Biological evolution should inform how humans design markets

If the global COVID-19 pandemic has taught humanity anything, it has hammered home the lesson that the human being is as dependent on its fellows as the honeybee or ant. Scientists, academics, pharmaceutical executives, philanthropists and government agencies have worked together to roll out a vaccine program that is breaking all records for speed and efficiency. All these roles were necessary to the effort — none could have succeeded in the absence of the other.

This is a clear illustration of what, to me, is the main advantage of human society: The division of labor that makes the human race greater than the sum of its parts. There are a host of more prosaic examples. As I write this, I am using software that I did not create on a computer I could never manufacture, and all of that is powered by electricity I neither discovered nor generated.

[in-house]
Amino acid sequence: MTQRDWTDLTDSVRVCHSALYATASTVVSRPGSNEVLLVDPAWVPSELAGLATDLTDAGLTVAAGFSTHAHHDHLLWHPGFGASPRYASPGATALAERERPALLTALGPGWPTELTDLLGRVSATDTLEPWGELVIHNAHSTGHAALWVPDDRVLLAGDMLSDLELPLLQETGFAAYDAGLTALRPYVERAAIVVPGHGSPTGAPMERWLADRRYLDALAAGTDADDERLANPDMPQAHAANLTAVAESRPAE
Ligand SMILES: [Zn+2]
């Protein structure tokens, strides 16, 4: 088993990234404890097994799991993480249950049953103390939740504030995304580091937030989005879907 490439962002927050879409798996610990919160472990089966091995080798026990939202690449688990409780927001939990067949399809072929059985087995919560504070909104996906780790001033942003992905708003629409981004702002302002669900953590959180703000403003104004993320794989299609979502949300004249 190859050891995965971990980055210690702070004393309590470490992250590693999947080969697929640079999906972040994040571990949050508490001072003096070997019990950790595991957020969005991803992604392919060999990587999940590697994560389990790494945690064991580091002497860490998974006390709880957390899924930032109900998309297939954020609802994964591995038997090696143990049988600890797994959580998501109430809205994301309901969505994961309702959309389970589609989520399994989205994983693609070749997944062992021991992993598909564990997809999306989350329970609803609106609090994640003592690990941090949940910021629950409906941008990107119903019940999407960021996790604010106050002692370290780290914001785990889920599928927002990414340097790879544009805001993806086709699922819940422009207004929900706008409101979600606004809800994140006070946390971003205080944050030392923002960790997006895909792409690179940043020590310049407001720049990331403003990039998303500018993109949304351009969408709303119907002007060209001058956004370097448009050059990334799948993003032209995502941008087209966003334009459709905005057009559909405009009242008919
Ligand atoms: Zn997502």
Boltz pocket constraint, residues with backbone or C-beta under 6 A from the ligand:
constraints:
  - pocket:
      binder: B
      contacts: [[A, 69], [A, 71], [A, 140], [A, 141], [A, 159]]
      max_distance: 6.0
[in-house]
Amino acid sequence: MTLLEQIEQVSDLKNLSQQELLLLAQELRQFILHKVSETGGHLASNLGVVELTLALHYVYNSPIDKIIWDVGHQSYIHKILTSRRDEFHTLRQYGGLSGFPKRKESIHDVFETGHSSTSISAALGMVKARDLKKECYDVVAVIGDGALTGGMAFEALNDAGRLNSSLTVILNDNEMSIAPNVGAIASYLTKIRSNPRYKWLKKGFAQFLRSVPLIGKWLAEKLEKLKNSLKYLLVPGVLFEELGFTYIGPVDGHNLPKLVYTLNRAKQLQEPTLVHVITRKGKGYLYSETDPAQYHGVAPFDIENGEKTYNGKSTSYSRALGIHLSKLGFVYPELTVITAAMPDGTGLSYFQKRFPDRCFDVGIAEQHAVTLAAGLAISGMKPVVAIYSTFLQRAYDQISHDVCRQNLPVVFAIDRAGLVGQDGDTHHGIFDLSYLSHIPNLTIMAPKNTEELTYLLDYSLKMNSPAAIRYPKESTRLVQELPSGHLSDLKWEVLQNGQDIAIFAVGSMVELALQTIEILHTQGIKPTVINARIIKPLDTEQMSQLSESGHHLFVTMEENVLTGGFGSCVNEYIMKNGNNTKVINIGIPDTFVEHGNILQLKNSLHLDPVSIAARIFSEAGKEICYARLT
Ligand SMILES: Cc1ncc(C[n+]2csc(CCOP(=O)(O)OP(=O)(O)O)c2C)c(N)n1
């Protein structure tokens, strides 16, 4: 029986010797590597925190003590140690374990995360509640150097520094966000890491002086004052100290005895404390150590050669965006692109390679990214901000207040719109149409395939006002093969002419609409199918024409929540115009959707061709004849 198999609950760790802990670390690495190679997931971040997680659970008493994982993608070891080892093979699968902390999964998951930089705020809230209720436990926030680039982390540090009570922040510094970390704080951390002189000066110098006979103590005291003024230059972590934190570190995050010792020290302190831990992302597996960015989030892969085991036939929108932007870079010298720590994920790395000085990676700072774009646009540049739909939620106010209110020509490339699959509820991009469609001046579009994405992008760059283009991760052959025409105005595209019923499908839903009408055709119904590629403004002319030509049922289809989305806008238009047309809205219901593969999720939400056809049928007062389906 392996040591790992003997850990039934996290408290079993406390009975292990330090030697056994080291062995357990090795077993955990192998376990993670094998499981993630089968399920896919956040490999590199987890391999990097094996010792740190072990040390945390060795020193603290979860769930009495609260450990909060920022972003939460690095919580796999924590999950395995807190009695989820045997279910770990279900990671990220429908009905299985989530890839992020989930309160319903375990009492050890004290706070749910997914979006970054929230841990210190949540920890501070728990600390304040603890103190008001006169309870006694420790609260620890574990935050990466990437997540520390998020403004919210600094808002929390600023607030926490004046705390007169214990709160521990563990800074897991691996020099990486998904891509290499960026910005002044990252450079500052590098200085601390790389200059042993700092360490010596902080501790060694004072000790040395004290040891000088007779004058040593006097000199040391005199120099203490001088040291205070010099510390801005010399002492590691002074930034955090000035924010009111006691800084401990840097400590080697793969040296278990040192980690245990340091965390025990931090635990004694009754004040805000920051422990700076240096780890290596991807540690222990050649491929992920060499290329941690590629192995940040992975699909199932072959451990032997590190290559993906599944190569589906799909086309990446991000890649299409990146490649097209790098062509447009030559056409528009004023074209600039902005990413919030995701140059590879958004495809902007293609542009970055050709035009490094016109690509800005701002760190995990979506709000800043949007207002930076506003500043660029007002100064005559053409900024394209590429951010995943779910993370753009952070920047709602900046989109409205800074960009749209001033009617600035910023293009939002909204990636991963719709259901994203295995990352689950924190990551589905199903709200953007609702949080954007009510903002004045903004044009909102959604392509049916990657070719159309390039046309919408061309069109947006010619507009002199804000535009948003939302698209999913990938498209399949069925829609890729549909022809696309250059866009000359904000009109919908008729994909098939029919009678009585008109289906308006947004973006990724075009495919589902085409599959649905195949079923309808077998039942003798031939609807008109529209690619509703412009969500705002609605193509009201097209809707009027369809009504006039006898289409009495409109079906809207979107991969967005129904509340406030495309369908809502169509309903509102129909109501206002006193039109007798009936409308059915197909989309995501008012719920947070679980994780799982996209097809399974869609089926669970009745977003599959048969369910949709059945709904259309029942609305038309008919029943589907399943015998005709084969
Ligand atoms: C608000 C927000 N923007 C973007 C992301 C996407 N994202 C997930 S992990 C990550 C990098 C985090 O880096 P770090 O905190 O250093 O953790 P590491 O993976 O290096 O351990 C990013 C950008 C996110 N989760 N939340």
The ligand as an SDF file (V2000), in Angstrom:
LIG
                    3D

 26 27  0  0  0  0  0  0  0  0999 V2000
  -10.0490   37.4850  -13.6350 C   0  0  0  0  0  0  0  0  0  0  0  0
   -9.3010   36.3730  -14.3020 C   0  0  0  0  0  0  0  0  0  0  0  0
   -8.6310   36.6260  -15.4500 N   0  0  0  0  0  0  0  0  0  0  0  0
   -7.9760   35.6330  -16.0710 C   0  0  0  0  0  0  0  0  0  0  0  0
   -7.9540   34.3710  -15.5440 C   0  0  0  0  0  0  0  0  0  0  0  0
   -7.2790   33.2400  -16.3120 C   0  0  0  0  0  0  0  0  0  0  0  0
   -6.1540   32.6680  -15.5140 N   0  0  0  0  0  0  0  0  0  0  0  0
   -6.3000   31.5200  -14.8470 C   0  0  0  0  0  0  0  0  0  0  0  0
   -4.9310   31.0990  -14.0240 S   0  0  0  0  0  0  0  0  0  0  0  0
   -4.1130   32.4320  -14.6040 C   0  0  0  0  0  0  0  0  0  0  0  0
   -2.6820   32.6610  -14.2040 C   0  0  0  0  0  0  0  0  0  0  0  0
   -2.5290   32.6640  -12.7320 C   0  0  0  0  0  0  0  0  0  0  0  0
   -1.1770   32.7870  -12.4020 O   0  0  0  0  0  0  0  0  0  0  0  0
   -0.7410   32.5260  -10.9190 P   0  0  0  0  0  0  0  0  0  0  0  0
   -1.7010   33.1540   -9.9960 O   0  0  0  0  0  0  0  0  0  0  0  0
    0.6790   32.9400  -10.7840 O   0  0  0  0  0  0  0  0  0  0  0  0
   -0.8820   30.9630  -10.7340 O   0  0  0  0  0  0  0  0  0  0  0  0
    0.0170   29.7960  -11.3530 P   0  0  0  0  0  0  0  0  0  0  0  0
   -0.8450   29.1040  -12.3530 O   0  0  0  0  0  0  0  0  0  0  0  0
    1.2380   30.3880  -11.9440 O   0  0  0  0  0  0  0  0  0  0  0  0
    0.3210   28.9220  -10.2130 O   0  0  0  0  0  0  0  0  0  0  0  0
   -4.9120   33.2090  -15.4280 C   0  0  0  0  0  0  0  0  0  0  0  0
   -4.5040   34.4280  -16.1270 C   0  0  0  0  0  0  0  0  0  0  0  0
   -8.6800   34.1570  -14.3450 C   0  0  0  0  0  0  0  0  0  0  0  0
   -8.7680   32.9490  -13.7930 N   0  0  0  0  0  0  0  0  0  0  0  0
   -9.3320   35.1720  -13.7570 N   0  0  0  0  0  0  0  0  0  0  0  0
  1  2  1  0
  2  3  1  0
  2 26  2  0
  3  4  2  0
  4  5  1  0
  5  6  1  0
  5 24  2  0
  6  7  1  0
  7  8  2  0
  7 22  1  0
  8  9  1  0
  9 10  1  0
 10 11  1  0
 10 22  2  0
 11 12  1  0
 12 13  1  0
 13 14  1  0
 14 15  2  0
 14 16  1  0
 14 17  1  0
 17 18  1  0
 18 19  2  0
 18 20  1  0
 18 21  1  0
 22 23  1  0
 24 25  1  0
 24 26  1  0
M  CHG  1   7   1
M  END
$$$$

Ali Raheman began his entrepreneurship journey young, filing his first patent for non-holographic virtual teleportation at just 17 and founded his first venture before 20. He leaped into crypto in 2014 and, seeing blockchain’s potential to change society’s very fabric, went on to create a string of decentralized solutions. He is the founder of Autonio, which was born from Ali’s drive to build a prosperous community around algorithmic trading for all.